November 13, 2008

Hunters Not Only Ones On Look Out For Deer

It seemed like an innocent trip down Highway 15 to Memphis, when suddenly a deer appeared in the headlights, leaving the driver no time to react.

Joan Combs, 62, of Bellevue, IA, was lucky, she wasn’t injured when her 1992 Dodge Caravan struck the deer four miles north of Memphis at 8:05 p.m. on November 9th. The van’s airbag deployed after the impact with the animal caused extensive damage to the front of the vehicle.

November is the peak month for vehicle-deer collisions, as the animals enter the breeding season and react to hunting pressure.

“During this time of year, deer are more active, especially during evening and nighttime hours,” said Chery Cobb, public information officer for the Missouri State Highway Patrol. “Drivers are urged to be aware of behavior changes of deer associated with this time of year. It’s mating season, which may cause an increase in roadway crossings. Hunting and crop harvesting may cause these animals to be in places they aren’t usually seen.”

While the message is an annual event this time of year, a new analysis of insurance claims and federal crash data indicate the problem is growing. The Highway Loss Data Institute (HLDI), an affiliate of the Insurance Institute for Highway Safety (IIHS), recently examined insurance claims for animal strikes under comprehensive coverage month by month from January 2005 through April 2008. The main finding is that insurance claims for animal collisions are nearly 3 times higher during November than the typical month earlier in the year. For example, for every 1,000 insured vehicles 14 claims were filed in November 2007 compared with an average of 5 claims per 1,000 during January-September. Insurance claims usually don’t specify the animal involved, but other data show that deer are the main ones.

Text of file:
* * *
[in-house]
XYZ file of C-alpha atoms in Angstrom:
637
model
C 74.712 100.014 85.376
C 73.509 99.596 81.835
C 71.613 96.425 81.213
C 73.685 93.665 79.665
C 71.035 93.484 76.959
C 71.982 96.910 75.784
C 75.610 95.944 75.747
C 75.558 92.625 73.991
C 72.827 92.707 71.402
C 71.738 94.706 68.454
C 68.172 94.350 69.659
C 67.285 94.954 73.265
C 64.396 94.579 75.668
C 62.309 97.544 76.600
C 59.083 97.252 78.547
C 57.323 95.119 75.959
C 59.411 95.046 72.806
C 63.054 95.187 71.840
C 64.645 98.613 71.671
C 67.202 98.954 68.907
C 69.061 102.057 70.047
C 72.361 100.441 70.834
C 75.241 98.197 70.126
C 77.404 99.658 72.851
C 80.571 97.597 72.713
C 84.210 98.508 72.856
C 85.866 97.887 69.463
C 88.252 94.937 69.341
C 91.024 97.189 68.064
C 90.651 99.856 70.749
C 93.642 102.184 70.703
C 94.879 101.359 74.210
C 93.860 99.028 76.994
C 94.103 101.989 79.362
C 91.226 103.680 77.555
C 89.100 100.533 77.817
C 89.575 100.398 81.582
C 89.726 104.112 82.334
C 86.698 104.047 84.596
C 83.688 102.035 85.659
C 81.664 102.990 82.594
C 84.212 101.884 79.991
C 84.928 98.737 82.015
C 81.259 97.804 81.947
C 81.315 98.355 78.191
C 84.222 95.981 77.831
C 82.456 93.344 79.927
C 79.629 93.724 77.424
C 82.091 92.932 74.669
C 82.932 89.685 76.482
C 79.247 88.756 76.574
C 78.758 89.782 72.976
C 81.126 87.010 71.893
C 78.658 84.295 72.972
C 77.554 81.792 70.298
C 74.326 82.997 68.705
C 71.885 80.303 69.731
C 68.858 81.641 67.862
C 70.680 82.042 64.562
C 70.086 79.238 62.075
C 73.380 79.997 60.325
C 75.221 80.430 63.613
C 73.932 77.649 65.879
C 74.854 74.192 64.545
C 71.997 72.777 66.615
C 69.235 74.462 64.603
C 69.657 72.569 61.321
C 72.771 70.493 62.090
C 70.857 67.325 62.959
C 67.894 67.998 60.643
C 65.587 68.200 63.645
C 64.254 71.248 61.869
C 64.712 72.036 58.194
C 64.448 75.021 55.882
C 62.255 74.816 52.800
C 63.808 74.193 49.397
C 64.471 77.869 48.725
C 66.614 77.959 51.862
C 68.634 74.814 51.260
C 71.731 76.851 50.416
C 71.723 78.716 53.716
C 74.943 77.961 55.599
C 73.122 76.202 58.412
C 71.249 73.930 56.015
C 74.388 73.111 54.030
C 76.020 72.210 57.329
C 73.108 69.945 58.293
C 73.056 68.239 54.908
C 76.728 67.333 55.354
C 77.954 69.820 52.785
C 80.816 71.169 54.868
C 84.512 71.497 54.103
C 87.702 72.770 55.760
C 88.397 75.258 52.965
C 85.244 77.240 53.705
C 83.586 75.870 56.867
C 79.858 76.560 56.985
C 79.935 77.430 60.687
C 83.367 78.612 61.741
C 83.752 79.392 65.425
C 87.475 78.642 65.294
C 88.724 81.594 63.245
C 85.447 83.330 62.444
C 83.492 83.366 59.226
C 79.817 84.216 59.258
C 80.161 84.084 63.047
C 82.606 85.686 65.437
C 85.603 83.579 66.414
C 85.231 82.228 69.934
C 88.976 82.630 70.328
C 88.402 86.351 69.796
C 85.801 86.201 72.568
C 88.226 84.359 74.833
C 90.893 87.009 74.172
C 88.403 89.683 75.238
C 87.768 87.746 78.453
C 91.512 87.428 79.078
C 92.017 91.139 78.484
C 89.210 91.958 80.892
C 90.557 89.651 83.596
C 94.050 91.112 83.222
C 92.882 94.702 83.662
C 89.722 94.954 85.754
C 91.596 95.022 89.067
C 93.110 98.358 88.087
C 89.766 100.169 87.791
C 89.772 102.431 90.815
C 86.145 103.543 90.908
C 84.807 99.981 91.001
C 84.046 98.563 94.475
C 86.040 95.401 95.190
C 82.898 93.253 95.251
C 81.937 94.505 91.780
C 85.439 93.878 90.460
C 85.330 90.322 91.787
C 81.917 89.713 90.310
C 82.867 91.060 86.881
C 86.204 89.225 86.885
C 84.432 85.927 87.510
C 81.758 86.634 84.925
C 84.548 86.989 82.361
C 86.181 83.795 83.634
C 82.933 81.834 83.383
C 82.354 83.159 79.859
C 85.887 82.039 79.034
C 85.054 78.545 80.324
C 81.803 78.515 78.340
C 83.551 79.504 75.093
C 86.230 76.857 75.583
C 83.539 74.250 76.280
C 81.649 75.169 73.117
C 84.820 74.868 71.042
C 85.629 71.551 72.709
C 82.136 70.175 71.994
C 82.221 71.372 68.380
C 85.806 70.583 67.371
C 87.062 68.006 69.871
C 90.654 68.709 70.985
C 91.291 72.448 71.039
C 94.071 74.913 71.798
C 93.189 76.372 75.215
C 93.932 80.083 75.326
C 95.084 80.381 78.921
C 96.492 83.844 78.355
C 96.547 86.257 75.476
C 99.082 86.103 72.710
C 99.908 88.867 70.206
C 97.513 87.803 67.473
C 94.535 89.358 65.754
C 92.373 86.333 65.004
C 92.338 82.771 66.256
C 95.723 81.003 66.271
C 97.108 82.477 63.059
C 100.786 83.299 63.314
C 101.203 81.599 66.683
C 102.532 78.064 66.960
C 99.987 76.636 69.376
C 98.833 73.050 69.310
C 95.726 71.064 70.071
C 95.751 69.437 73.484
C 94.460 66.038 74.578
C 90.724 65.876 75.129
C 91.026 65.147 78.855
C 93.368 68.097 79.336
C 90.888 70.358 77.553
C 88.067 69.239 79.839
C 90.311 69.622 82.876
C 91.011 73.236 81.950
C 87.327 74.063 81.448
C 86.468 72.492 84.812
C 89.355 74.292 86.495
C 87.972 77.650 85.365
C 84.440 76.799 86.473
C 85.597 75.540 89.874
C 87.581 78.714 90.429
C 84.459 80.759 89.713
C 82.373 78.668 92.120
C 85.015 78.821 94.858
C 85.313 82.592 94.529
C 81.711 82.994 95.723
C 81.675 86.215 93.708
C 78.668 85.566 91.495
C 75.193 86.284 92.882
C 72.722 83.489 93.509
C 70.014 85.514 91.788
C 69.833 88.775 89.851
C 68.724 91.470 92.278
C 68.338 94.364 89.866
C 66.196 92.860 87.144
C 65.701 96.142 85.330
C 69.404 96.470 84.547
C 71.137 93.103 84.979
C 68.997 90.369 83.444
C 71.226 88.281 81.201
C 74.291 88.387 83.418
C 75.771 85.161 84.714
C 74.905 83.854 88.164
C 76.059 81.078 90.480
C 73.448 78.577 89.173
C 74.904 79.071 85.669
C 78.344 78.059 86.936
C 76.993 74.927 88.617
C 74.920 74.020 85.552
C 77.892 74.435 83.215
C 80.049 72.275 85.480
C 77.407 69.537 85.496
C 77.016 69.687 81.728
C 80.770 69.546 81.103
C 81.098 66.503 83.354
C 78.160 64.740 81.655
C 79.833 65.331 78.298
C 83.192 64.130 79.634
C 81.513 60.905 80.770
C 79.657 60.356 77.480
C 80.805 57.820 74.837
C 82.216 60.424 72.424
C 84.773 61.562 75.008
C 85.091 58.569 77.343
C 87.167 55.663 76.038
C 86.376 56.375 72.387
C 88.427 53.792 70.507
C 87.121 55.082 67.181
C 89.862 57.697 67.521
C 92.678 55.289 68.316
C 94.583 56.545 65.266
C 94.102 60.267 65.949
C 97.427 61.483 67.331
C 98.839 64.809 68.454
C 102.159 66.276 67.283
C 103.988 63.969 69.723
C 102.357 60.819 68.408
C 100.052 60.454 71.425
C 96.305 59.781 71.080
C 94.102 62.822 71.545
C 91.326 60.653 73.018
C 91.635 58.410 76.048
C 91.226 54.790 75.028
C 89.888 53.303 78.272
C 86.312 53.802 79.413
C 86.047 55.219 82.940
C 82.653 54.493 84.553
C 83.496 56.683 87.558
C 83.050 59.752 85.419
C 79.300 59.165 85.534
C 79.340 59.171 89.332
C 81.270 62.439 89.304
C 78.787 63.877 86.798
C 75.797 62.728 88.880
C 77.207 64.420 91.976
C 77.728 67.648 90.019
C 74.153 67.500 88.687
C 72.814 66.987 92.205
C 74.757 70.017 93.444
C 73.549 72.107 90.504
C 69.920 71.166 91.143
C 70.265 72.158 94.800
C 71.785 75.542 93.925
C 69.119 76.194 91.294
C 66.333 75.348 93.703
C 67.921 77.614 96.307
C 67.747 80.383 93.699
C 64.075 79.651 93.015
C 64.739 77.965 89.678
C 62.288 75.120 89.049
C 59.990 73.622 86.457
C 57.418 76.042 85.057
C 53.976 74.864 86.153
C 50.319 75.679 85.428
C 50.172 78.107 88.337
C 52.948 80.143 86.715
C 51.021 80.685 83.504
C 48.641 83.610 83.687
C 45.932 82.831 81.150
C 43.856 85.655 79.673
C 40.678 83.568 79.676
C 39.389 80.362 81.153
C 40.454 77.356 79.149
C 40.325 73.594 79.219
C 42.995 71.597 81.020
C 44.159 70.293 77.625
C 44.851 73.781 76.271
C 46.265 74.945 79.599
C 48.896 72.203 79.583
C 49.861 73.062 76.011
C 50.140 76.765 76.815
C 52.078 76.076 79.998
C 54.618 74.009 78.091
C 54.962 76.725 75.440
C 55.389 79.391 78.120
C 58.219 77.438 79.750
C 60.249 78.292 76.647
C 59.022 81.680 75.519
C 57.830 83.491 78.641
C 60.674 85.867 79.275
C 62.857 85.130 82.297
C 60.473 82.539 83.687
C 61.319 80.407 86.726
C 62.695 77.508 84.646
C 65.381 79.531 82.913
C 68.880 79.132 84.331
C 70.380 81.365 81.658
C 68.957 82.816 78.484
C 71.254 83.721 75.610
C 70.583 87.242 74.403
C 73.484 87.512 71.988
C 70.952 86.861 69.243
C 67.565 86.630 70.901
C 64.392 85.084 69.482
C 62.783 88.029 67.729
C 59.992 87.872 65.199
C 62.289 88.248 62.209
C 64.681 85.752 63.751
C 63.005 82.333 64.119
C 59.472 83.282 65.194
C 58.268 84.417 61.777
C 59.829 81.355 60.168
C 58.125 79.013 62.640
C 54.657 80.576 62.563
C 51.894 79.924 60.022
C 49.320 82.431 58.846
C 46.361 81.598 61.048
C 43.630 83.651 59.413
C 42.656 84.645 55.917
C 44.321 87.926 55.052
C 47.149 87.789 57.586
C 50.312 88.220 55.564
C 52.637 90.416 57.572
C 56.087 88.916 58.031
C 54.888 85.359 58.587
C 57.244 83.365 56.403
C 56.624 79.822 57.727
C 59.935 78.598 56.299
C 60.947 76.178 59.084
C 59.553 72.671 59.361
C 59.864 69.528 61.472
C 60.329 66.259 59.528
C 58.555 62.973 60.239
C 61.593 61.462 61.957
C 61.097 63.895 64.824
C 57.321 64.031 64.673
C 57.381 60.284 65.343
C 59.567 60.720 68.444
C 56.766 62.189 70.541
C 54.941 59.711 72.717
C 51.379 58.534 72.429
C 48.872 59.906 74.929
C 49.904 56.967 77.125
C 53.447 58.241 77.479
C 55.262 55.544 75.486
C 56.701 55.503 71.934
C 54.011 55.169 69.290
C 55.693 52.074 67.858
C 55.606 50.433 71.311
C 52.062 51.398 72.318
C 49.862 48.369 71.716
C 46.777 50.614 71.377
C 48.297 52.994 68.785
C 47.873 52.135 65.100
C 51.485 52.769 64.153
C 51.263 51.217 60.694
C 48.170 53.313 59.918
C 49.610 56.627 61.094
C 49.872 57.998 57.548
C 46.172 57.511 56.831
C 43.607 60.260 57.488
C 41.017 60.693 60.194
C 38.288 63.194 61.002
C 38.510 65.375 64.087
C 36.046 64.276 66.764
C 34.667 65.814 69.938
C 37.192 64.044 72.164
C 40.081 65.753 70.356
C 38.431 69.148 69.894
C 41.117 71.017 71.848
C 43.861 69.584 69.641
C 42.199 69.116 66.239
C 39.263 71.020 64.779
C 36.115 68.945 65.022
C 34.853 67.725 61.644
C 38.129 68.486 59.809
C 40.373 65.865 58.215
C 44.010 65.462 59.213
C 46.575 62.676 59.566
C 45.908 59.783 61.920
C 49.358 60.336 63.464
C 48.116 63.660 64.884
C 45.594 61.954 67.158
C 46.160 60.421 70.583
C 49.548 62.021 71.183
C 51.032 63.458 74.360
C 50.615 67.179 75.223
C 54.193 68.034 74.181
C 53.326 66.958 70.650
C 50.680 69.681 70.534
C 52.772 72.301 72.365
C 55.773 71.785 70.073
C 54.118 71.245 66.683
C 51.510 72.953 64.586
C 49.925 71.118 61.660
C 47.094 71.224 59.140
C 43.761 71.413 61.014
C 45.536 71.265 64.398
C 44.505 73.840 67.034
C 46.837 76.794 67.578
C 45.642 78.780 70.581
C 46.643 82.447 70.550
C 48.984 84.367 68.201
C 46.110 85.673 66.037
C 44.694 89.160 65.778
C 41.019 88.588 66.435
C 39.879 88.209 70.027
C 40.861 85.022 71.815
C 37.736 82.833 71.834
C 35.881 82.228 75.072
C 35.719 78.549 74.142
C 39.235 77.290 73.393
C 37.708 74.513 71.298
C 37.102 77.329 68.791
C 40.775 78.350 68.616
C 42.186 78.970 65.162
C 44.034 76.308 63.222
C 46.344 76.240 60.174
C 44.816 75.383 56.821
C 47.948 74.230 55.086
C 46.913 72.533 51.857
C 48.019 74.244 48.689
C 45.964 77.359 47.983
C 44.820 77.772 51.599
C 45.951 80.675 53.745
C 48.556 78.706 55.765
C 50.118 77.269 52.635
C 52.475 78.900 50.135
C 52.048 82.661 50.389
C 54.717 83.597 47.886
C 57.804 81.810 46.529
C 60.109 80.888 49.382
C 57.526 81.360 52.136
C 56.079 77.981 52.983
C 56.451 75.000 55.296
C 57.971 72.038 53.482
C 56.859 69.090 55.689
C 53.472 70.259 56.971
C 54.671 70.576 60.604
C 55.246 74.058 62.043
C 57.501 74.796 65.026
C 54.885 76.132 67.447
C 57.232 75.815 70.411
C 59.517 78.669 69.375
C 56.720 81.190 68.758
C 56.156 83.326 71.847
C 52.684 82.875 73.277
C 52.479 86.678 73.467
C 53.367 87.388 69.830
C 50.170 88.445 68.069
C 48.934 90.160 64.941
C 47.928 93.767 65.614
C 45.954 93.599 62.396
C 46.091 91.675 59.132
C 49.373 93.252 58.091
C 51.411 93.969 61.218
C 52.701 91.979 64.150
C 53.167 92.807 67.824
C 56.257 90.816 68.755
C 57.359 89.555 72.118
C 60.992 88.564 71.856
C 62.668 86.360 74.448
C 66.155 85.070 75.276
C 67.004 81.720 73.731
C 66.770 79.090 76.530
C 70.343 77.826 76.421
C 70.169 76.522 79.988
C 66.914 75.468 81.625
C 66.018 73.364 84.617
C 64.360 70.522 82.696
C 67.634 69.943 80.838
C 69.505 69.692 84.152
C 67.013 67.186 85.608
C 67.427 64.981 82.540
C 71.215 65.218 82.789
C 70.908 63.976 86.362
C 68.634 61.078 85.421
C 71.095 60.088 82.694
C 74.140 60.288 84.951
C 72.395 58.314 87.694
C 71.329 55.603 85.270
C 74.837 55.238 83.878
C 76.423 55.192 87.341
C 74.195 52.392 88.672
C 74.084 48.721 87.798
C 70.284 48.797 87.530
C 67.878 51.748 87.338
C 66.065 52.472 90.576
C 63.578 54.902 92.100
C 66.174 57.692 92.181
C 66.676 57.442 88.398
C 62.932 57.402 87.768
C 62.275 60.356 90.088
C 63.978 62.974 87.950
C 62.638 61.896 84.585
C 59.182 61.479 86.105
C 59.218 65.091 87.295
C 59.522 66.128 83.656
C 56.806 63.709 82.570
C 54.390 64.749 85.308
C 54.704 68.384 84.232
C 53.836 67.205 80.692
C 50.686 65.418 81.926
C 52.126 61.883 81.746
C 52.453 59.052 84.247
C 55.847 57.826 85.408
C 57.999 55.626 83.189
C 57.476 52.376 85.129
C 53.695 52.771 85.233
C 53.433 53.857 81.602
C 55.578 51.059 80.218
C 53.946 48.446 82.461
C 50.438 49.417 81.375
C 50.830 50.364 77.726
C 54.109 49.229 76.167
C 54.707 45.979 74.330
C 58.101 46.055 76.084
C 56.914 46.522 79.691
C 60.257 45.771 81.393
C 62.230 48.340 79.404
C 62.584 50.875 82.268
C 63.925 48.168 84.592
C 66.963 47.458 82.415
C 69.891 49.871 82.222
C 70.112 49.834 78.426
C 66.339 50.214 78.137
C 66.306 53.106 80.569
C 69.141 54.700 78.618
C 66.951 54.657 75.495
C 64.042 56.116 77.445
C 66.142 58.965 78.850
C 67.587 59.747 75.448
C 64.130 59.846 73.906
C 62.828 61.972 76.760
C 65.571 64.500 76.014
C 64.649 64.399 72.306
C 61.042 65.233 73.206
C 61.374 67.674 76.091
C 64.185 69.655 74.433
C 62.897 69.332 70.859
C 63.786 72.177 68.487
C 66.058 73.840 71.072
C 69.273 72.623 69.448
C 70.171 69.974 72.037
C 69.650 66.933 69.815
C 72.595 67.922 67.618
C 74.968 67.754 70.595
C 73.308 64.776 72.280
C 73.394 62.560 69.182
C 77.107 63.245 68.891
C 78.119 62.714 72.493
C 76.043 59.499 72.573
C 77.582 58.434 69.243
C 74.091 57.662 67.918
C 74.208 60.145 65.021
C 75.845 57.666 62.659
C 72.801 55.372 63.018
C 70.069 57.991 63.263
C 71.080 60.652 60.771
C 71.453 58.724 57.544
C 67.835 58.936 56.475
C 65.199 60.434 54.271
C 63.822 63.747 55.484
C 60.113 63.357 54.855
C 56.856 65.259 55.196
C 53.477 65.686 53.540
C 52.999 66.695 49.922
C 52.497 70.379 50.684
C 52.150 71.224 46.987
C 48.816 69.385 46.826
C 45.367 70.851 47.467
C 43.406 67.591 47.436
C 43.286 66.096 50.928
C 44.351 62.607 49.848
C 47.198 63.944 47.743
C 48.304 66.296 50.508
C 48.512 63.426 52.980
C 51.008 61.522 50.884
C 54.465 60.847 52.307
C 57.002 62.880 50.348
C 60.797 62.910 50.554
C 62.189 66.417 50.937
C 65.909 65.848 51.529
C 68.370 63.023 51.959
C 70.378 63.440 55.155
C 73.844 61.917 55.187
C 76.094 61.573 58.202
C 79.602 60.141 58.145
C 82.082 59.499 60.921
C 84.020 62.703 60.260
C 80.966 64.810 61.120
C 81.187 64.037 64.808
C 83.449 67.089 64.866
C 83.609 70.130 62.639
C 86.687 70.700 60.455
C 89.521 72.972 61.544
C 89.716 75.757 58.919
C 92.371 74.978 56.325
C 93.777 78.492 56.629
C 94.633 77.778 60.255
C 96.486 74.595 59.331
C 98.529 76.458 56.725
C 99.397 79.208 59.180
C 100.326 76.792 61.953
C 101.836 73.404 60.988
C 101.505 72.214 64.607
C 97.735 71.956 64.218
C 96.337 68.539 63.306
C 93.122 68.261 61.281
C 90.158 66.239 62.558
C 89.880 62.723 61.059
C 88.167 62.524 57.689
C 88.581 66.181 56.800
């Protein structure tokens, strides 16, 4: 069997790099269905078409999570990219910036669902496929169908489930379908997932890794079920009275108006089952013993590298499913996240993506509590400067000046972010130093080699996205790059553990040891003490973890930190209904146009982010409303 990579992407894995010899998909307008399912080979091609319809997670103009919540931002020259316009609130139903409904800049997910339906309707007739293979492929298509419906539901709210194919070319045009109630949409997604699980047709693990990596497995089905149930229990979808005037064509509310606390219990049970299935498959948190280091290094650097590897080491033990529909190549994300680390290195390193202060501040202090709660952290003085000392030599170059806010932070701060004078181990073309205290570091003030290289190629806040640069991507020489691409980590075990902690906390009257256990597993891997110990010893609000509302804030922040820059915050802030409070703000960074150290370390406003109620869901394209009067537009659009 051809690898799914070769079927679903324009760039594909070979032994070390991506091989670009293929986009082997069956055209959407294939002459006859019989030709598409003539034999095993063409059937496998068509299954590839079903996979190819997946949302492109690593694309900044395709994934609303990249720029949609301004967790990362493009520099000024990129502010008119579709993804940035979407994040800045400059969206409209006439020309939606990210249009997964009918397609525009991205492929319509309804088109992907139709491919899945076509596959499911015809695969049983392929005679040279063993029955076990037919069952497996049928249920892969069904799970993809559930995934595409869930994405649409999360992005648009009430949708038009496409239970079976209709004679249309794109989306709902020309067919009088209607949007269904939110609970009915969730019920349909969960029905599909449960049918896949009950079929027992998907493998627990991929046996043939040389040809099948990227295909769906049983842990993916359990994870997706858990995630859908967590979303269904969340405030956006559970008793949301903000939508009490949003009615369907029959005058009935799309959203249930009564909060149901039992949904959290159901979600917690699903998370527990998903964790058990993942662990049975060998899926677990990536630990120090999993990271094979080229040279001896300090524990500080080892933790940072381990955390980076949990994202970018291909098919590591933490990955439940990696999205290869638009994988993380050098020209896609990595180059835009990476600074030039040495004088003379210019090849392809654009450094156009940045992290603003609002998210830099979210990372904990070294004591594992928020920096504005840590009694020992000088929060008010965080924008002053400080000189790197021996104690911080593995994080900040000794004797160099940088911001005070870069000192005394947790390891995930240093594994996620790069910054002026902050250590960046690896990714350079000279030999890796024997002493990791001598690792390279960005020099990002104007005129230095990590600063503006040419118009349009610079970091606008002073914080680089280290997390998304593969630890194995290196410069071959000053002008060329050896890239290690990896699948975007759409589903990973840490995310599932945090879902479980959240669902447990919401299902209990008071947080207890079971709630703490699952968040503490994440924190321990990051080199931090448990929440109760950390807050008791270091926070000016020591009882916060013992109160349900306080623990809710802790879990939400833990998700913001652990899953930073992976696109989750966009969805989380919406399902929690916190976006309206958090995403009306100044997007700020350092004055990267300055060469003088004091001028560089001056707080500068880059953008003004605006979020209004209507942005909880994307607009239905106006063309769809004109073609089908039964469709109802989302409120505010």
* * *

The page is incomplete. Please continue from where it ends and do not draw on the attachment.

According to the Highway Patrol last year, Missouri had 3,419 traffic crashes where deer-vehicle strikes occurred. One deer strike occurred every 2.6 hours in the state. In these crashes, five people were killed and 351 injured. One person was killed or injured nearly every day.

State Farm, the nation’s largest auto insurer, estimates that there were more than 1.2 million claims for damage in crashes with animals during the last half of 2007 and the first half of 2008. The company says animal strike claims have increased 14.9 percent over the past 5 years.

Most vehicle-animal collisions aren’t severe enough to injure people, but data from the federal government show that crash deaths are increasing. In 1993, 101 people died in crashes involving animals. By 2000, the number was 150, and in 2007 it was 223.

The states with the largest number of total deaths are Texas with 227 deaths during 1993-2007, Wisconsin with 123, and Pennsylvania with 112. Missouri recorded 69 fatalities during this time period.

“The months with the most crash deaths coincide with fall breeding season,” Anne McCartt, IIHS’s senior vice president for research, points out. “Crashes in which people are killed are most likely to occur in rural areas and on roads with speed limits of 55 mph or higher.”

“A majority of the people killed in these crashes weren’t killed by contact with the animal,” McCartt said. “As with other kinds of crashes, safety belts and motorcycle helmets could have prevented many of the deaths.

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